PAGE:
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Cognitive Therapy for Treatment of Psychosis: Choosing the Right Provider



Often when young people and their families visit Laurel House, the top question on their minds is how a “psychiatric rehabilitation” program like ours can help people with serious mental illness have a better life. The concept of mental health rehabilitation can be hard to understand at first. But people usually get it when we tell them about Thinking Well, a cognitive therapy program that uses the Neuropsychological Educational Approach to Cognitive Remediation (NEAR).

Key Points from Part 1 in this series:
Cognitive therapy is a time-limited, results-oriented approach that is most effective when there’s a specific problem or goal to work on.
Cognitive Remediation (CR) uses individualized drills and group bridging sessions to improve functioning in targeted areas of cognition such as attention, memory, and problem-solving.
Cognitive Behavior Therapy (CBT) is a form of psychotherapy that helps people understand how their thoughts influence their feelings and behavior.

One reason the Thinking Well program is so attractive to clients of Laurel House and their families is that its results-oriented approach offers hope that recovery is possible. All true cognitive therapies share this approach: they focus on learning and building thinking skills that people can use to achieve their goals in life. For many people living with schizophrenia and other serious mental health disorders, cognitive therapy can be life-changing. This is why choosing the right provider is so important.

3 Things to Look for in a Provider of Cognitive Therapy

Results — Cognitive therapy focuses on solutions to specific problems. Therefore, results should be measurable. You can usually determine this by asking, “Is the therapy designed to improve or solve a problem?” Examples: overcoming a fear of crowded spaces through CBT; measuring gains in memory, attention, and problem-solving with cognitive testing in a CR program.

Integrated Services – Cognitive therapy is most effective when used in combination with other best practices such as CBT and psychopharmacology, or CR and supported employment. Active symptoms of psychosis (hallucinations or delusions), can make it hard to benefit from either approach. A person with schizophrenia should seek treatment for those symptoms prior to entering any form of cognitive therapy. Treatment and services provided in a coordinated, integrated fashion are generally more effective than those that are not.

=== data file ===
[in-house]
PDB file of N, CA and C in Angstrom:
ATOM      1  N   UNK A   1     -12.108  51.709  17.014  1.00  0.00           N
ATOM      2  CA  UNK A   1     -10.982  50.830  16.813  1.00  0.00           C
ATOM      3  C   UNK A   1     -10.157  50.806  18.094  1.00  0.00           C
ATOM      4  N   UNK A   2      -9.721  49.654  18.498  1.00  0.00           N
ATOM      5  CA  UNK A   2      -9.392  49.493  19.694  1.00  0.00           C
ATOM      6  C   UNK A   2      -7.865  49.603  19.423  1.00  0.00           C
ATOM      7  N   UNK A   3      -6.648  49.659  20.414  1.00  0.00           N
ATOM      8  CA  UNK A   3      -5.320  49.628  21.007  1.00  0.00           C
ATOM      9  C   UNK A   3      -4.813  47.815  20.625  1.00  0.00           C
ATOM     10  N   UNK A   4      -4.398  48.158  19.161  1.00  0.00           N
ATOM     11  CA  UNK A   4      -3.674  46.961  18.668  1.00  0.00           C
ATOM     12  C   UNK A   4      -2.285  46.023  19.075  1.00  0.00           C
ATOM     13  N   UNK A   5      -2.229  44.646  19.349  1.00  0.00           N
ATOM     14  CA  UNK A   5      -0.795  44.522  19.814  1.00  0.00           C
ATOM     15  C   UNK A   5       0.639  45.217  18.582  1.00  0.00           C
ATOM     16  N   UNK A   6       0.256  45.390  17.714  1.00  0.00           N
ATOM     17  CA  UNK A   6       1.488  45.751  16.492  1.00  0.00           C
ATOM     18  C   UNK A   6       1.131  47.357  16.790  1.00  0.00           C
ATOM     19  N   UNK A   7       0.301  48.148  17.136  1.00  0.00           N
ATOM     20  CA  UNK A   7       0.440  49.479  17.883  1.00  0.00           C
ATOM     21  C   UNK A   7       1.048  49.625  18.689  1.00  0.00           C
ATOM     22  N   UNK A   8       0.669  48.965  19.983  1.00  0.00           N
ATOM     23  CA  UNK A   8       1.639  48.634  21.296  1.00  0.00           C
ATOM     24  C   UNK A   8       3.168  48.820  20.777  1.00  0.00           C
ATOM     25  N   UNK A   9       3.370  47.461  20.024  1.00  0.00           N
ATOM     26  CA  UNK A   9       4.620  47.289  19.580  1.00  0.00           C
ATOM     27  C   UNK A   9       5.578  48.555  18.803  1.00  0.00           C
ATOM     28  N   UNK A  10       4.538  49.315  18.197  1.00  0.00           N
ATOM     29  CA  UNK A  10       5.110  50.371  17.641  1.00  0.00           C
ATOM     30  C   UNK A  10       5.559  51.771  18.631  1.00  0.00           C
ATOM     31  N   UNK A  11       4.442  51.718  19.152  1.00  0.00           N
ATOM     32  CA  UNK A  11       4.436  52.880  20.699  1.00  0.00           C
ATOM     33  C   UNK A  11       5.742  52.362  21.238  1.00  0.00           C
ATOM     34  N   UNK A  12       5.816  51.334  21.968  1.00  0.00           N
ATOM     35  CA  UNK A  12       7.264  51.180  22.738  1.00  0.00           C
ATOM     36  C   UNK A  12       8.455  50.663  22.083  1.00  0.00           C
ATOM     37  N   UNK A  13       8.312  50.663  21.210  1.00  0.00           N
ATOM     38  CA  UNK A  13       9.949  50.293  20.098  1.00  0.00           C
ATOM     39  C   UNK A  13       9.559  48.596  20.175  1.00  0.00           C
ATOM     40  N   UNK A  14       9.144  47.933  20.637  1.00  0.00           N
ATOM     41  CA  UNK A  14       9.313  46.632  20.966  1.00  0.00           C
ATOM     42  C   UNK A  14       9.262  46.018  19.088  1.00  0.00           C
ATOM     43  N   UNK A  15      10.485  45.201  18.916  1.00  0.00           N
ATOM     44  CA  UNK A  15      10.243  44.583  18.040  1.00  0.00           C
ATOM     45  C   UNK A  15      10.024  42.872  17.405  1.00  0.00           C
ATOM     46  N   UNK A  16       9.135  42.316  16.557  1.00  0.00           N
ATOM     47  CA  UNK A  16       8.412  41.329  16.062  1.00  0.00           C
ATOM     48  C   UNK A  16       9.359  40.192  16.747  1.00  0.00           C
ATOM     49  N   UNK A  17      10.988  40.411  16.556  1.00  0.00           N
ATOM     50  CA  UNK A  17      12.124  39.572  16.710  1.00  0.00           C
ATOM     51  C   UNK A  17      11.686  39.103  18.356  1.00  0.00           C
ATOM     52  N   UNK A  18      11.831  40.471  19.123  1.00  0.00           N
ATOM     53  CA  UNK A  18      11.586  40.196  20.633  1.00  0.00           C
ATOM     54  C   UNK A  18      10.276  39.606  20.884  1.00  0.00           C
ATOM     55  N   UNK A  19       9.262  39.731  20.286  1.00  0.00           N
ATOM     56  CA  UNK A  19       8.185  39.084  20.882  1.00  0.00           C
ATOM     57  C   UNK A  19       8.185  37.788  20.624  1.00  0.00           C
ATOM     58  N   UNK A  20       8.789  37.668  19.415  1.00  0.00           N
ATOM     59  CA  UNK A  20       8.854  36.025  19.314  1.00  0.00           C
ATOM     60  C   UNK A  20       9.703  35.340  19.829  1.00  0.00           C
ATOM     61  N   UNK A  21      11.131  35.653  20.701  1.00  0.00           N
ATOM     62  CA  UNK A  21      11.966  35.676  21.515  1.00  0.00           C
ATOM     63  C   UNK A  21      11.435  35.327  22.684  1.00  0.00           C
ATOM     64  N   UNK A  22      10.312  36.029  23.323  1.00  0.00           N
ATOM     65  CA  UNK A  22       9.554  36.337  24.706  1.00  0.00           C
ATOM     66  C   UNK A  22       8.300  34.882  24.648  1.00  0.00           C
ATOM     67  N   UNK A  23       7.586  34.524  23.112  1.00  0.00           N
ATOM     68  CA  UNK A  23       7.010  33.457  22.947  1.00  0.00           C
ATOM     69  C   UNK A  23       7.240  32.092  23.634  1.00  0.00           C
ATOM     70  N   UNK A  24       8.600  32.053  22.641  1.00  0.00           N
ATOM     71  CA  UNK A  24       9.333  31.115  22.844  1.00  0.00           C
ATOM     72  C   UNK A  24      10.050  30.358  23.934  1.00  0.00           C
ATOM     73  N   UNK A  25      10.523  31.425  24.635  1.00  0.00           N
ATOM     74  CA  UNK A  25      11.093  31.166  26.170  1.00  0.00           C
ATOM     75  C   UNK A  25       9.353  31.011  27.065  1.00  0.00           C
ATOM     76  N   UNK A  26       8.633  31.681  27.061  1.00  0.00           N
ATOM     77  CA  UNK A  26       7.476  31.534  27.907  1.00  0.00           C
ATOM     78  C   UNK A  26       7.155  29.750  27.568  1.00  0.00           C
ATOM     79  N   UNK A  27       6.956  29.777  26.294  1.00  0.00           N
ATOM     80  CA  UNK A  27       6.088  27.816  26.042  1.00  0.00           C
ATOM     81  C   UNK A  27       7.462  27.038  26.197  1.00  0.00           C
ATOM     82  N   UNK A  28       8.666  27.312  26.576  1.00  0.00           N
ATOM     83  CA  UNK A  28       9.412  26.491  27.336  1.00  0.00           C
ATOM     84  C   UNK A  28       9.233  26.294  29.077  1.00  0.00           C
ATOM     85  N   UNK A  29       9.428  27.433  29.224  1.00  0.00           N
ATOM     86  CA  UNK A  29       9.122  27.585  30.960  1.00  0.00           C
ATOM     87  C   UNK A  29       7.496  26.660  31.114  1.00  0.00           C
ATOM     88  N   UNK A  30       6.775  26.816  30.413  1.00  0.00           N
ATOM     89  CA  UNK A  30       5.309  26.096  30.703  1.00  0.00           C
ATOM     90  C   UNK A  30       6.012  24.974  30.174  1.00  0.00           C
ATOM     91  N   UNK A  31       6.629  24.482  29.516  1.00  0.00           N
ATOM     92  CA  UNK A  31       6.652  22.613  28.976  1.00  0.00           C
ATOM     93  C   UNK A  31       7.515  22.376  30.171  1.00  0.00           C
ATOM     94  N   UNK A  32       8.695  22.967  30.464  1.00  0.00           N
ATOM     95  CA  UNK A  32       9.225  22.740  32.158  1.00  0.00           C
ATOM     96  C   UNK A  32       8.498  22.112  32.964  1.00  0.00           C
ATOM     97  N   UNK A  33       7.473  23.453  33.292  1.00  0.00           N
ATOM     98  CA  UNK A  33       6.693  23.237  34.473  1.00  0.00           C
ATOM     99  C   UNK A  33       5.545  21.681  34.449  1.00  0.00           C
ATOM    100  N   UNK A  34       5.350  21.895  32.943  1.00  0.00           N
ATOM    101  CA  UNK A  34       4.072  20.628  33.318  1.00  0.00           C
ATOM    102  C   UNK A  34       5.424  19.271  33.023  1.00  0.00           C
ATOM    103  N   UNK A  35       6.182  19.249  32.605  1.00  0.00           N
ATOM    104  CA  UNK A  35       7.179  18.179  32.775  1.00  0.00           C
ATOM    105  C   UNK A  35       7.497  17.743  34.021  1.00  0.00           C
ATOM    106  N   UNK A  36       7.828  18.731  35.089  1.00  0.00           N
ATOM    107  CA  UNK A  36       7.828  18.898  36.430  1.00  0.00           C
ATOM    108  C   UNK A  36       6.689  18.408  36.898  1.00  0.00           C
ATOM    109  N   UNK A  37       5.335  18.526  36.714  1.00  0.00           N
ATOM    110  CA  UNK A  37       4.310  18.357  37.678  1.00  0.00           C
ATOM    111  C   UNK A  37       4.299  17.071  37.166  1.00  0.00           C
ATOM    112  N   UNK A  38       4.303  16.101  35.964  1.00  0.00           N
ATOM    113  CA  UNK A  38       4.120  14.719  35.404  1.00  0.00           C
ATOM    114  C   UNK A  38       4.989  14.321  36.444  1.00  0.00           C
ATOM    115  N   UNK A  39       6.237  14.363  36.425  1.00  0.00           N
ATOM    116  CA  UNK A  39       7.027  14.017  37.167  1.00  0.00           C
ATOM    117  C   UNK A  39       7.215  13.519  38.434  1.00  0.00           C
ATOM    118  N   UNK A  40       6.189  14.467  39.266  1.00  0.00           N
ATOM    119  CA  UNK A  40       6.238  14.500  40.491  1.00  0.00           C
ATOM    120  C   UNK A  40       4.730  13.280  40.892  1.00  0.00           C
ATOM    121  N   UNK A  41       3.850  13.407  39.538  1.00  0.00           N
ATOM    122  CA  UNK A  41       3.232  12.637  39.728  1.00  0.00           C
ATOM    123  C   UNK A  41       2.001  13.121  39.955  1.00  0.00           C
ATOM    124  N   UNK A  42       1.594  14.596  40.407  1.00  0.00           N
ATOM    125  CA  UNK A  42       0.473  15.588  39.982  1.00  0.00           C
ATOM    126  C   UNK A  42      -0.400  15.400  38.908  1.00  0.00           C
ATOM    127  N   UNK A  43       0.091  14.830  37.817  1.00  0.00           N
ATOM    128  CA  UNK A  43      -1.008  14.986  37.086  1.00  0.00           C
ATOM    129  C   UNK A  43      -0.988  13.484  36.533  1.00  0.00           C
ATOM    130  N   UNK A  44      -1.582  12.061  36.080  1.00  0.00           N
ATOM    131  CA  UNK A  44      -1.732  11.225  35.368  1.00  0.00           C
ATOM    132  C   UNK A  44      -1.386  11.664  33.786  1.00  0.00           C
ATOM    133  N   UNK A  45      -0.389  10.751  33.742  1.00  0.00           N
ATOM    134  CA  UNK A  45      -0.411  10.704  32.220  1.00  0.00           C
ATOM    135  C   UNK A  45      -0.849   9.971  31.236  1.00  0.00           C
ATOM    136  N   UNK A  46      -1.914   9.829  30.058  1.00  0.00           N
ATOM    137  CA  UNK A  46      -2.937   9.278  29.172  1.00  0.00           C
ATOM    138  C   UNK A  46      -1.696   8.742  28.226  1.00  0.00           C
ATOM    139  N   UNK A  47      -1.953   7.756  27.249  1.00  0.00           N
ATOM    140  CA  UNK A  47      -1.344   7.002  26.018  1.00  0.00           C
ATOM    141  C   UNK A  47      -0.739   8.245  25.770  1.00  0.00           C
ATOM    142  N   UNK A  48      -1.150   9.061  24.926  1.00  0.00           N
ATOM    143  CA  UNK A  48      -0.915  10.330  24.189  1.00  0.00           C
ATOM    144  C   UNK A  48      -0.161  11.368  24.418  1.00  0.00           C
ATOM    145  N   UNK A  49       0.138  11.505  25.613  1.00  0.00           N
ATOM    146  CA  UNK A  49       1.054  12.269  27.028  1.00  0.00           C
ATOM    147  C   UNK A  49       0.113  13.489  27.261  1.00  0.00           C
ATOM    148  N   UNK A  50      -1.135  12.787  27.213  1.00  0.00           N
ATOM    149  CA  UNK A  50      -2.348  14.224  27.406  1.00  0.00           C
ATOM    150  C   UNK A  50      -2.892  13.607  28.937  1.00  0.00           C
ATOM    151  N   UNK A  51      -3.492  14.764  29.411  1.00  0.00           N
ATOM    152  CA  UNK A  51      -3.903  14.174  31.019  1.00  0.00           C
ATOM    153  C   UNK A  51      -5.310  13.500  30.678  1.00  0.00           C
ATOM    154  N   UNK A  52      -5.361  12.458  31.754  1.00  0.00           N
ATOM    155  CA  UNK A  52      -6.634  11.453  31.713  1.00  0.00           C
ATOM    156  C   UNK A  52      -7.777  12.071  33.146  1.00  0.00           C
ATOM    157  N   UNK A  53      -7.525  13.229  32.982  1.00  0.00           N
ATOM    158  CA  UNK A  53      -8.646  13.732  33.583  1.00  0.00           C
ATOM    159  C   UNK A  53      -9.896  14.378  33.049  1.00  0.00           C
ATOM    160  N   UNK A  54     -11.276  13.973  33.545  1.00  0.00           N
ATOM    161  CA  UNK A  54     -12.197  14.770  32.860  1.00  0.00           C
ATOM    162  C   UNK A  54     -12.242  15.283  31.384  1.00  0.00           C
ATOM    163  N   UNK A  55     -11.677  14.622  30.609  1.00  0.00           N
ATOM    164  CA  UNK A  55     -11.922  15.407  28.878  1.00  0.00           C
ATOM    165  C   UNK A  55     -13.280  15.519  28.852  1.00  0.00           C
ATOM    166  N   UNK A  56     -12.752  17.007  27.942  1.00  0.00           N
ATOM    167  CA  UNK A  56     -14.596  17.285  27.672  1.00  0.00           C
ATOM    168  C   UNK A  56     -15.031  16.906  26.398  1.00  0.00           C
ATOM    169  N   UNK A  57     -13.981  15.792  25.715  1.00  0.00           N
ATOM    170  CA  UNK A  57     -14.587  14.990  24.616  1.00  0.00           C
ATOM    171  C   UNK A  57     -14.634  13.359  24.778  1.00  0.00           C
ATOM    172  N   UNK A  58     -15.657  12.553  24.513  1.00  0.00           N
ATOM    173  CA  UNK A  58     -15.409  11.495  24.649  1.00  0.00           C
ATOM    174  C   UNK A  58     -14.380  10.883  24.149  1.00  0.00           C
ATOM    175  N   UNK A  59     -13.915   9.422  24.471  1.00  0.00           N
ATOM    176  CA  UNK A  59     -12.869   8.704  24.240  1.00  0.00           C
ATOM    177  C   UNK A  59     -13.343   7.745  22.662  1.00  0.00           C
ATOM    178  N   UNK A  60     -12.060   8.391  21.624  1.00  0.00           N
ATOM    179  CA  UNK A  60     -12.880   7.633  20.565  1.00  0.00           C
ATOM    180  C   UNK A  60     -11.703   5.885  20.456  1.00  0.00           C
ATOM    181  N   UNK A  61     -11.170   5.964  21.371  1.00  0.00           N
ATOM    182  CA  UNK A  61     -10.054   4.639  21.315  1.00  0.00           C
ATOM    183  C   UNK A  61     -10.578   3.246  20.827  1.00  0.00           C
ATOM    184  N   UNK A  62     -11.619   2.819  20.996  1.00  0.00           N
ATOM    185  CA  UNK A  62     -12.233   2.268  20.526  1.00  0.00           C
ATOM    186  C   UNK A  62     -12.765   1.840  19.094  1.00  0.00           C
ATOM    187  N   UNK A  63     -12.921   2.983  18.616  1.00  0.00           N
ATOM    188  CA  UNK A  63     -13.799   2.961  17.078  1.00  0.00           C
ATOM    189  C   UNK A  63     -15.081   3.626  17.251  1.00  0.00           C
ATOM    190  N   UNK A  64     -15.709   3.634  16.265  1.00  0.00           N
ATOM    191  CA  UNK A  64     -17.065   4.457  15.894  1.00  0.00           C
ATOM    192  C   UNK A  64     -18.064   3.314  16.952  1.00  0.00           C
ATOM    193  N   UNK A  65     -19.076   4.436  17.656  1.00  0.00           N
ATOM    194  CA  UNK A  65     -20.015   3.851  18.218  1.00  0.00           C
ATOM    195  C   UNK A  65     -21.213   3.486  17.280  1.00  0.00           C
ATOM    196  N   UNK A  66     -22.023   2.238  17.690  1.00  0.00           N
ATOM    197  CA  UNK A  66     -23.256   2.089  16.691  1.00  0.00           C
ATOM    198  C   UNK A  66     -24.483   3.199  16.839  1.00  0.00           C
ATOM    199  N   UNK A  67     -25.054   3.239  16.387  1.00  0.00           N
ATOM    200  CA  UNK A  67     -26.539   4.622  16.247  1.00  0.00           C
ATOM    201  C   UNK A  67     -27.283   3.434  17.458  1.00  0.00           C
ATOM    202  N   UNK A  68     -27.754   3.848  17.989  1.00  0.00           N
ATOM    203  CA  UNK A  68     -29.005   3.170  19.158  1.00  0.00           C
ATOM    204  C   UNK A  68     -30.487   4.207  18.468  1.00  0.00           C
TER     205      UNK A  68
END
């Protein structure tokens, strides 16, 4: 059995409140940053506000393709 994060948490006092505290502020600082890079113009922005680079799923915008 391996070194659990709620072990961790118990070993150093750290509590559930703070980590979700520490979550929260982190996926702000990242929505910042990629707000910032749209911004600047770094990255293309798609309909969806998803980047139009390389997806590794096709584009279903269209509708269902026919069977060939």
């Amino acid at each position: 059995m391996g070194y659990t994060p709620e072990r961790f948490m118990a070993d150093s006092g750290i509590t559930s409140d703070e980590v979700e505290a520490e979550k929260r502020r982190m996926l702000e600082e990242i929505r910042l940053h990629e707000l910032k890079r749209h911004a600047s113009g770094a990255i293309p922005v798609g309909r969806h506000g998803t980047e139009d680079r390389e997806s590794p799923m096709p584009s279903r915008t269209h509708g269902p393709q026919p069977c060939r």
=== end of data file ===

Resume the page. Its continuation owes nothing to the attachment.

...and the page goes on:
Diagnosis – When it comes to diagnoses, one size does not fit all. Many cognitive therapists specialize in the treatment of specific disorders such as depression or anxiety. If you have a problem with psychosis, you should look for a provider who is experienced in the treatment of schizophrenia and related disorders. Some methods of cognitive therapy such as the NEAR model of CR were developed specifically for the purposes of treating people who experience psychosis.

Two Questions You Can Ask to Evaluate a Provider

What is your background and training in cognitive therapy? With cognitive therapy’s reputation for getting results, it seems that every other therapist on the Web now lists a specialty in CBT. But CBT, like CR, is an advanced, highly specialized skill that takes years to learn and practice well. Providers who offer it should be able to tell you where they trained, in what model, under what licensing or certifications they practice, and how long they have been doing it.

How will this therapy benefit me or my loved one? Listen for specific results-oriented answers. Most cognitive therapy is meant to be time-limited and solution-focused. Look for answers like: “During this 30-session course in CR we will focus on improving your attention, working memory, and problem-solving skills to help you succeed in college.” “In CBT sessions with your son I will work with him to examine and reconsider the false beliefs that interfere with his daily living. The process is usually longer for someone with schizophrenia, so this could take a year or more.”

Come back next week for the final installment in this 4-part series: Evaluating the Success of Cognitive Therapy in Yourself or a Loved One. Be sure to catch up on Part 1 and Part 2 in this series.

If you think you or someone you know might benefit from cognitive therapy, it is important to seek help from a qualified mental health professional. Our Resource Specialist can help you find expert mental health resources to recover in your community. Contact us now for more information on this free service to our users.

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Jay Boll, Editor in Chief www.rtor.org

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